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PGENeS’ hoarding study in the news

PGENeS lab members Carol Mathews and Monika Eckfield are quoted in the recent article on hoarding entitled “The Surprising Science Behind Hoarding” in the magazine Pacific Standard.  The lab’s research on how individuals with hoarding process information, and Dr. Eckfield’s graduate work on subtypes of hoarding symptoms are discussed.

 

Pacific Standard article

Lab members in the news:

PGENeS PI Carol Mathews was interviewed by Amy Standen of KQED as a part of a segment on nail biting and related pathological grooming behaviors.  Pathological grooming behaviors, which also include hair pulling (trichotillomania) and skin picking (dermatotillomania) are related to both OCD and TS, and often run in families. Slightly different version of story aired on  KQED Quest on September 17, 2012, and on NPR’s Morning Edition on October 1, 2012.

Genome-wide association studies of TS and OCD published!

The first genome-wide association studies (GWAS) of Tourette Syndrome and obsessive-compulsive disorder (OCD) were published this week in the advance online publications of the journal Molecular Psychiatry.  These studies, which were conducted in parallel, examined the genomes of  thousands of individuals with OCD or TS compared to controls.  Although no statistically significant variants were identified, the studies did identify several potential candidate genes for these related disorders, including some that have been implicated for OCD or TS in previous studies.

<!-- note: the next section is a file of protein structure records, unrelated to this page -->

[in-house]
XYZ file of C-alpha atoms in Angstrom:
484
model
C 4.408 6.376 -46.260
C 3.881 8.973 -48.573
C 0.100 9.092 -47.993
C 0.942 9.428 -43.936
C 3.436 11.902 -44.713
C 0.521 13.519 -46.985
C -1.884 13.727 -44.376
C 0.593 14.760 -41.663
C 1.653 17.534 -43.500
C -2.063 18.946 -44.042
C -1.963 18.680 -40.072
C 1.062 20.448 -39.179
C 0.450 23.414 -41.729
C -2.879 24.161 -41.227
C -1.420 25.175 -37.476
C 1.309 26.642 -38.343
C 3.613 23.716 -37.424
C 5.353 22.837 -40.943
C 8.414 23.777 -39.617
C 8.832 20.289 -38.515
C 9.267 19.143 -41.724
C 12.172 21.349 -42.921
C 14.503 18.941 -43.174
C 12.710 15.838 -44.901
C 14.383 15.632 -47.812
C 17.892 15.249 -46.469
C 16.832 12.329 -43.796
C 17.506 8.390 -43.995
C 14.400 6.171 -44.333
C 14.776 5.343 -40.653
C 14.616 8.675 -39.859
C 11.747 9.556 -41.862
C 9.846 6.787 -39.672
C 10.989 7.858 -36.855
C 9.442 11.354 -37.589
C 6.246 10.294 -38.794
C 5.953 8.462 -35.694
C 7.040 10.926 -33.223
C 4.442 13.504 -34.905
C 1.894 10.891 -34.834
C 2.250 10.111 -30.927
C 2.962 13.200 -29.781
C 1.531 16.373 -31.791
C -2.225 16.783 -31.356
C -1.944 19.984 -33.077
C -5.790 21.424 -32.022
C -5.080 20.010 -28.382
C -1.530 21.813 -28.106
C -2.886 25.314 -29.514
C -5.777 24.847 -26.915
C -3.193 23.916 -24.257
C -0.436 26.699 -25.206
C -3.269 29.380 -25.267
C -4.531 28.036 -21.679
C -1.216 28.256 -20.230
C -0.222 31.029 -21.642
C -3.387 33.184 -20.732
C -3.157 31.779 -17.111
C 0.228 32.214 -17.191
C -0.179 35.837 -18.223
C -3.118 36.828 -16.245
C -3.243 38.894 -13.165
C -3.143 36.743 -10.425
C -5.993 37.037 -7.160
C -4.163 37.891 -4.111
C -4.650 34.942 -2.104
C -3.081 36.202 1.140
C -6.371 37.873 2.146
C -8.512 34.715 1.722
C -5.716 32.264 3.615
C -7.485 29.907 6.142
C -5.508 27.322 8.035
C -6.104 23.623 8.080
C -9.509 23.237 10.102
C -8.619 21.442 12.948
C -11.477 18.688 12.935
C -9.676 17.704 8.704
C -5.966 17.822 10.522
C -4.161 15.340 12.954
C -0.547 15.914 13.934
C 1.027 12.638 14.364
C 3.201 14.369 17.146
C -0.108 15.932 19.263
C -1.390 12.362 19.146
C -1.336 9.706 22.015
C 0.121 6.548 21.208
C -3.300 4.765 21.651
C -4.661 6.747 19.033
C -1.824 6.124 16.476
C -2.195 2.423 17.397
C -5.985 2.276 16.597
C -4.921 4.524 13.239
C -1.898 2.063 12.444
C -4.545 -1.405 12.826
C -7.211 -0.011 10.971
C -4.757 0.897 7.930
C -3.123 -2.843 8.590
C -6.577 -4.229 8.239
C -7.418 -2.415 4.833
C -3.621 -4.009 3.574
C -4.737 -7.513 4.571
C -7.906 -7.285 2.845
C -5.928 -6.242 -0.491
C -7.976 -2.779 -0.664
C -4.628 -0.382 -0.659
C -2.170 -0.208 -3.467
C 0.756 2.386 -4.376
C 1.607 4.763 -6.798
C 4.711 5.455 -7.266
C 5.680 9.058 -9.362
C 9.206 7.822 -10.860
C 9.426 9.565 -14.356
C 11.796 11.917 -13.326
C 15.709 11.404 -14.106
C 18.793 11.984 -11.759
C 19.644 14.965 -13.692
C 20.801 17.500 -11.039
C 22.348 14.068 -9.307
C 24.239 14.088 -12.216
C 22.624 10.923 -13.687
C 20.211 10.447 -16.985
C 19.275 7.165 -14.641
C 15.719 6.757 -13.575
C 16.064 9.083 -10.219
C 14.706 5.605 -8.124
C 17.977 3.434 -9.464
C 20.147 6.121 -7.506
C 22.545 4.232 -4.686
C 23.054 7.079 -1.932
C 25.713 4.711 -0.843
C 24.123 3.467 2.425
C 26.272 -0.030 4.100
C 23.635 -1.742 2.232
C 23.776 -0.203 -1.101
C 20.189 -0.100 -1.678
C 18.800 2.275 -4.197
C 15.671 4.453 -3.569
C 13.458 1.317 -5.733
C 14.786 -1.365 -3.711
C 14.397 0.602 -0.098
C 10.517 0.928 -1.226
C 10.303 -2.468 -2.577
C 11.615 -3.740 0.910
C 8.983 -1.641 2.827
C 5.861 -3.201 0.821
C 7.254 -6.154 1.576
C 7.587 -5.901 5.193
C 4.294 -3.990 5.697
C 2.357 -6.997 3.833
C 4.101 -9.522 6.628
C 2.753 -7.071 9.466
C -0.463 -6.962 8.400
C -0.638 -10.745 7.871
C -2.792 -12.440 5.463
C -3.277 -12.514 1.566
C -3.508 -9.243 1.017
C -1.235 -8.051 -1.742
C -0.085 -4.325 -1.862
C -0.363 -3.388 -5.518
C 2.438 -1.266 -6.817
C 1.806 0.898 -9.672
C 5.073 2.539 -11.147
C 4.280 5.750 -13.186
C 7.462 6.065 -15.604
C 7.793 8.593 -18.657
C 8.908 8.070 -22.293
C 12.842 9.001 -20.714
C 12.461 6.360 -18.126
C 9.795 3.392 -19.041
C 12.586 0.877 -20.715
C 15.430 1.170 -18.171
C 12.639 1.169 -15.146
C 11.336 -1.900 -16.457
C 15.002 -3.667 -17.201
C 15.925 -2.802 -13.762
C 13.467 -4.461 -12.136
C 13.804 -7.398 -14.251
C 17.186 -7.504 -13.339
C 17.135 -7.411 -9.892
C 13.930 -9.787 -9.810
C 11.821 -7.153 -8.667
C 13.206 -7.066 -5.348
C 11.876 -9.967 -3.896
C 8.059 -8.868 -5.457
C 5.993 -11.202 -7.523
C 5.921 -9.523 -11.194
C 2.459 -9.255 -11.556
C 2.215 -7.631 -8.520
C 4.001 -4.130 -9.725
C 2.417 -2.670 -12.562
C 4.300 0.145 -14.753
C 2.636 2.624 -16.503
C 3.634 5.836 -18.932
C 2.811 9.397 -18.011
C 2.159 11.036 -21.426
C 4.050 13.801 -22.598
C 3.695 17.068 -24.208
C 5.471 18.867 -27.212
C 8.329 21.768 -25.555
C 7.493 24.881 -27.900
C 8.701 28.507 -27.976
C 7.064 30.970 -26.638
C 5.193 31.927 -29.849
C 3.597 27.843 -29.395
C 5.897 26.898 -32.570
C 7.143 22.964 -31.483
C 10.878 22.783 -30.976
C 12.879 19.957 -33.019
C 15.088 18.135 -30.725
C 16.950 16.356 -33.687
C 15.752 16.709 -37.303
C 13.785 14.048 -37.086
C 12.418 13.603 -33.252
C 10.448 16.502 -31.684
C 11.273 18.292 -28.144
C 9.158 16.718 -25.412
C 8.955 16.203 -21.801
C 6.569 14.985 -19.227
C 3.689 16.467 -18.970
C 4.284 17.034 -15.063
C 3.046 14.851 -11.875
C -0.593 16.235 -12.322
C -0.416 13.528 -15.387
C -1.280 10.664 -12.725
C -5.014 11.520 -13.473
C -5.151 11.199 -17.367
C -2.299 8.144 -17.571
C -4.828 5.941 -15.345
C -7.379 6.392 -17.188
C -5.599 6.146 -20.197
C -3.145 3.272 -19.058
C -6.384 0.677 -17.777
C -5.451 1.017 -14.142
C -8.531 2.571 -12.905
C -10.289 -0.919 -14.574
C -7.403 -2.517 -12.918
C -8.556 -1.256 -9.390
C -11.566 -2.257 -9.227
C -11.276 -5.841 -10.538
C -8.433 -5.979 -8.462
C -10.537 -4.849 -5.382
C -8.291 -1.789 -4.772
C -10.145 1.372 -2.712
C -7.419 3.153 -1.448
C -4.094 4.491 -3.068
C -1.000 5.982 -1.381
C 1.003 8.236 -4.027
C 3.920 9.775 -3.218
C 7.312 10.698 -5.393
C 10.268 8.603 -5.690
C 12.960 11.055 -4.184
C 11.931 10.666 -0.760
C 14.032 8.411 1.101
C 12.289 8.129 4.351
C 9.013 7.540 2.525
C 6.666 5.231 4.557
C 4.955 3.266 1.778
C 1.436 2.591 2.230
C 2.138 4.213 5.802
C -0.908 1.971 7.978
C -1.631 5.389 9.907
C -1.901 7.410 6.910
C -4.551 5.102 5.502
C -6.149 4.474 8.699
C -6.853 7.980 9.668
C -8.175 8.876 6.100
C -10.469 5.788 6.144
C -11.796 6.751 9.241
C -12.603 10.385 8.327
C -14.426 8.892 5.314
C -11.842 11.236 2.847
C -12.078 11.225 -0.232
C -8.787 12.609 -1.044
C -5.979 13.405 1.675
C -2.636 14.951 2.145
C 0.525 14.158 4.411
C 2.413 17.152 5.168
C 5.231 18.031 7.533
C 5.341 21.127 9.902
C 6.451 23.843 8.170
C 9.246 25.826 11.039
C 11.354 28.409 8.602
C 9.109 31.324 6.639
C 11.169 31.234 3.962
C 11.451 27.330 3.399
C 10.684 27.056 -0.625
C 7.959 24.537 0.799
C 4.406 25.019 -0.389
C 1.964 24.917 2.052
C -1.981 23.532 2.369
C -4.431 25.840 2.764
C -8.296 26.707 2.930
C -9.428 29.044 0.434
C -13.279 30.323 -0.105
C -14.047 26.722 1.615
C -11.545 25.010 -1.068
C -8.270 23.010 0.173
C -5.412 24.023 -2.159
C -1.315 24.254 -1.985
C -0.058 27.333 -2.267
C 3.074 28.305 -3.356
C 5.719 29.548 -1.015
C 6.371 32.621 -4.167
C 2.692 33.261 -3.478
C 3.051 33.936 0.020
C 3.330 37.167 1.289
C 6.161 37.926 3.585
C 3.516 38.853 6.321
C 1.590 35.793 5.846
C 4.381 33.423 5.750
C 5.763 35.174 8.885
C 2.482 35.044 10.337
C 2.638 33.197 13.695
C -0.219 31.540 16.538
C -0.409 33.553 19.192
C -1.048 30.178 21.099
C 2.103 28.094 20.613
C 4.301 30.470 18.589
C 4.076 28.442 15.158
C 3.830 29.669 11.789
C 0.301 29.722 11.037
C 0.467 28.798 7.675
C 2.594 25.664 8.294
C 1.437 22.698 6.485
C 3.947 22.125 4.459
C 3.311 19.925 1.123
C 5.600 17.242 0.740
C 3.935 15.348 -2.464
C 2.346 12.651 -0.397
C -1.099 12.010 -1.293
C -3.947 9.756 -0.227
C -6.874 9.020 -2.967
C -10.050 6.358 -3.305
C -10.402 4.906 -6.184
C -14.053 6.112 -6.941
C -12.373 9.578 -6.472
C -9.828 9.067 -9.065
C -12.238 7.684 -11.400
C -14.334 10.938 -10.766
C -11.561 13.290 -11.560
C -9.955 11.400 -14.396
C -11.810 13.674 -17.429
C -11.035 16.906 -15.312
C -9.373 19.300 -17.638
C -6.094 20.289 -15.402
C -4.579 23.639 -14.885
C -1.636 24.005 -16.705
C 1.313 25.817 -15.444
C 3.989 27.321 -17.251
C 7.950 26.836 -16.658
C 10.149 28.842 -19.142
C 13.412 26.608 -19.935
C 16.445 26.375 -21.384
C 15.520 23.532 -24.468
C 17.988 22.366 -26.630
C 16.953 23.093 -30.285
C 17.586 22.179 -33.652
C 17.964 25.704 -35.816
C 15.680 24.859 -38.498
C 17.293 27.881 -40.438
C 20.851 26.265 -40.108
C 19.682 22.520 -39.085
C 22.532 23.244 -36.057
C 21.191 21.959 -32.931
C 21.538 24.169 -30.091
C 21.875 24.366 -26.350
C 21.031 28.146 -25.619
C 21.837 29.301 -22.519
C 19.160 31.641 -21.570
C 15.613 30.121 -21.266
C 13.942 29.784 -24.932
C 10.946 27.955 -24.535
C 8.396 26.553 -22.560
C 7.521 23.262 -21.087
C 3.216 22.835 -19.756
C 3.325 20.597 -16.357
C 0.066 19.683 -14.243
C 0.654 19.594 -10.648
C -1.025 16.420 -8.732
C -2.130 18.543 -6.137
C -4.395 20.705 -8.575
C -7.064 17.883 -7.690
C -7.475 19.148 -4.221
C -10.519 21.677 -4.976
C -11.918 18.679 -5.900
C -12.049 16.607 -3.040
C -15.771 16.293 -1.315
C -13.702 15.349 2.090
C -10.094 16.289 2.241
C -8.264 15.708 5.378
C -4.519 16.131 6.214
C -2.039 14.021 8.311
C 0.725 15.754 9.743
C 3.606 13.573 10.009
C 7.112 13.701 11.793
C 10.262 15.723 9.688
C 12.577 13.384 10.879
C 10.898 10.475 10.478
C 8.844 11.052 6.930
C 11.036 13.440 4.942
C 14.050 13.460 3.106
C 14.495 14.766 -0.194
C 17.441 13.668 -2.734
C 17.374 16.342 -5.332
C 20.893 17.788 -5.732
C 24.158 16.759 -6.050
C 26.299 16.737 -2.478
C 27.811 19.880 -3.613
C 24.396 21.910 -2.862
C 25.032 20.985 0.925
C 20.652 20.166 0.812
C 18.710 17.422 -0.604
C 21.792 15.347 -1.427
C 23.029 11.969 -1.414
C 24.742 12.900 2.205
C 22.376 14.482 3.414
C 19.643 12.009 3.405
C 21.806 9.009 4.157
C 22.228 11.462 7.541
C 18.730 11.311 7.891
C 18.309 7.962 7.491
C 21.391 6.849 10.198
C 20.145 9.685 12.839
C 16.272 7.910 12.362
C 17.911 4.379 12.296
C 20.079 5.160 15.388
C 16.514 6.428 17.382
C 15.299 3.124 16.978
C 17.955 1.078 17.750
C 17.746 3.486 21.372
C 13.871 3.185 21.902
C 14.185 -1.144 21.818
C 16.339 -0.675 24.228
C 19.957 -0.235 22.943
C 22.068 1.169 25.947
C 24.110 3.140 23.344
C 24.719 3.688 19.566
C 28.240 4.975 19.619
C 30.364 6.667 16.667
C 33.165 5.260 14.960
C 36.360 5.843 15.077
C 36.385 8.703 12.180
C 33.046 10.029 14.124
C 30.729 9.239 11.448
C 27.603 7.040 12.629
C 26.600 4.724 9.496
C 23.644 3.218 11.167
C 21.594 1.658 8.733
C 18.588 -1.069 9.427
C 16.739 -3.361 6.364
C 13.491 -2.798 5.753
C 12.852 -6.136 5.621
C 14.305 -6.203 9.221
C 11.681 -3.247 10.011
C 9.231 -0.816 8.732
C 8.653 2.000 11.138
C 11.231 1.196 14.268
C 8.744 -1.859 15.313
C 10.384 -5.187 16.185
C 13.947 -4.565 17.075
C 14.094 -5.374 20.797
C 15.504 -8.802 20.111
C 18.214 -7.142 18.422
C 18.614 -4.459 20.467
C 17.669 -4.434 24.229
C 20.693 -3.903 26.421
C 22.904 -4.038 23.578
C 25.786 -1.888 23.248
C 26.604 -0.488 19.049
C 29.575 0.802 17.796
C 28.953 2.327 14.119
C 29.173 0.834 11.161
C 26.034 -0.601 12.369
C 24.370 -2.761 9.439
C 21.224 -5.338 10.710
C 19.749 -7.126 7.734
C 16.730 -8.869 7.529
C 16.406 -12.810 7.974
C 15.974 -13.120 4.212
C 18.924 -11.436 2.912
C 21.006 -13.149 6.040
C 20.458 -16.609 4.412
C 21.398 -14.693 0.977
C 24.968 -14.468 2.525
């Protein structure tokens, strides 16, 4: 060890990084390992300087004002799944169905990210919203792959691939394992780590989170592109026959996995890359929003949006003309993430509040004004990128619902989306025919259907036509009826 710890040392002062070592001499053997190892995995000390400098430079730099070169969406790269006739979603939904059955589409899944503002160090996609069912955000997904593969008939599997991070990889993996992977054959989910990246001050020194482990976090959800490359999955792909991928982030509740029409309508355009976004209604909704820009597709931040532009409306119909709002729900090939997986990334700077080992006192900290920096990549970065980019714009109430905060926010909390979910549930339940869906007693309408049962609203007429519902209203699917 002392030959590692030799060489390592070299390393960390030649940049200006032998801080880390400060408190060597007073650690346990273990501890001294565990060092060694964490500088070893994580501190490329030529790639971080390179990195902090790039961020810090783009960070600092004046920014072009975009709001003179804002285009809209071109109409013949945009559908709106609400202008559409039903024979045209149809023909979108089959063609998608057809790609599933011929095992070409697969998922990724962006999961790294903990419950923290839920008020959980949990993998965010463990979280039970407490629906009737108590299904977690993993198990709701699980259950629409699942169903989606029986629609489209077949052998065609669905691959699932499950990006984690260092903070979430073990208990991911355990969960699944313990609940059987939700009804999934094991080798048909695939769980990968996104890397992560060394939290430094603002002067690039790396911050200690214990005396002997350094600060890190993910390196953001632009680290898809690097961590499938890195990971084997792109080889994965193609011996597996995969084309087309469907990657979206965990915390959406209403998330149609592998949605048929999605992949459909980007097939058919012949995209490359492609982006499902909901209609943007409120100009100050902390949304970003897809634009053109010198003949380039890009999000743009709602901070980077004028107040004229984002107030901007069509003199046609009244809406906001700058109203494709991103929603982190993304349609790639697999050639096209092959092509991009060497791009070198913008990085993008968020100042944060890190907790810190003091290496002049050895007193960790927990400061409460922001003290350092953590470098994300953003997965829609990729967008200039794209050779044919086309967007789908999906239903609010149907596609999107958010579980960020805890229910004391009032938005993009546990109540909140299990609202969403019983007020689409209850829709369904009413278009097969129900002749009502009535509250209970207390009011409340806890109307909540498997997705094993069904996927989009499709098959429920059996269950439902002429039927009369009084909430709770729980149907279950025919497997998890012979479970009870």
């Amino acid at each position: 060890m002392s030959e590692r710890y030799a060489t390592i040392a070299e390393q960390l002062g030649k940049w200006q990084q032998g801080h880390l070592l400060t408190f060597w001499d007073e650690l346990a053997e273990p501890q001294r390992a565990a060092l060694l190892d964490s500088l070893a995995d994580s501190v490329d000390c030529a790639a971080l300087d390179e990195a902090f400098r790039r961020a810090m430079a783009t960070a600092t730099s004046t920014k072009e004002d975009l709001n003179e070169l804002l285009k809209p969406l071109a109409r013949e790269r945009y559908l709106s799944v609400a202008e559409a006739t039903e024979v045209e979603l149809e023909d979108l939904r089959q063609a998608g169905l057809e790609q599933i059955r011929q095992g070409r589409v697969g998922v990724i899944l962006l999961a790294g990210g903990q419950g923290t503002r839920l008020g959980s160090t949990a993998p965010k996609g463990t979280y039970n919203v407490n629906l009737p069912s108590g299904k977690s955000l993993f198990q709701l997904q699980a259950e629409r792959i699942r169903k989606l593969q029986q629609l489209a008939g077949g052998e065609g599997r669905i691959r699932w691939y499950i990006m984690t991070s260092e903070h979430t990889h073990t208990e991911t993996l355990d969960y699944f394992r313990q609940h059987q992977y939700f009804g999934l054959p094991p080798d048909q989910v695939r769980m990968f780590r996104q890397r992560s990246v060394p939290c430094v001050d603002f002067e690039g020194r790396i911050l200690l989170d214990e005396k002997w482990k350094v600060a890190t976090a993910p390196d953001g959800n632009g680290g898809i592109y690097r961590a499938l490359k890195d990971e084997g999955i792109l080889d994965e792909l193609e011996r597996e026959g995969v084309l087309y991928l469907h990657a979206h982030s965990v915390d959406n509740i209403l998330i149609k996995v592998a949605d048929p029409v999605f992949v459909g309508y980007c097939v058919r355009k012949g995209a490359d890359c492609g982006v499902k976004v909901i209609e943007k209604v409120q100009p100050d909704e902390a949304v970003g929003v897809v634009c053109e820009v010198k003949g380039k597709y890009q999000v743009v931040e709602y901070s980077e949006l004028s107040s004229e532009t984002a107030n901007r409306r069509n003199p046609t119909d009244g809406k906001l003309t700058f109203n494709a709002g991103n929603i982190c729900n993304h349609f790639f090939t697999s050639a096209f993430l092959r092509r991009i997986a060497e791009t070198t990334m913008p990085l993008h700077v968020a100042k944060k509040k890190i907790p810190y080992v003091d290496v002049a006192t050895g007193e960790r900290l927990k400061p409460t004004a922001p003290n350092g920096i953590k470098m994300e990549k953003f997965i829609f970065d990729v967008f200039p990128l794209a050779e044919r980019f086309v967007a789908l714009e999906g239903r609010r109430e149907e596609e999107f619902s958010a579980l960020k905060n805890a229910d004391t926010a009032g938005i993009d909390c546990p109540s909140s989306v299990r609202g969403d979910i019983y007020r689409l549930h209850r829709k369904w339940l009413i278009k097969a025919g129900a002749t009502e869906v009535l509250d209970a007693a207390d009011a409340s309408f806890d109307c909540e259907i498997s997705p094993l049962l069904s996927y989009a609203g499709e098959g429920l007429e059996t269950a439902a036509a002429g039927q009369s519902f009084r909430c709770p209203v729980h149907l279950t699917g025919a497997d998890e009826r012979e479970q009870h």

Links to the papers are below:

GWAS of TS

GWAS of OCD

OCD linkage study published in Biological Psychiatry

A study published in the journal Biological Psychiatry by our group this month implicates chromosome 1p36 in childhood-onset OCD.  The study used linkage analyses in 33 families with OCD from the US.  Several chromosomal regions were implicated, and the 1p36 finding (lod score of 3.77) is the strongest published to date for OCD.  Several brain expressed genes lie in this region, which has also been implicated in childhood major depressive disorder, eating disorders, and a specific deletion syndrome.

Now recruiting participants!

Recruitment of participants is ongoing for our studies of neurocognition in OCD and compulsive hoarding.  Both individuals with non-hoarding type OCD (and their family members) and healthy controls without OCD or hoarding symptoms are needed.  Please contact us using the link at the above right  for more information and to participate.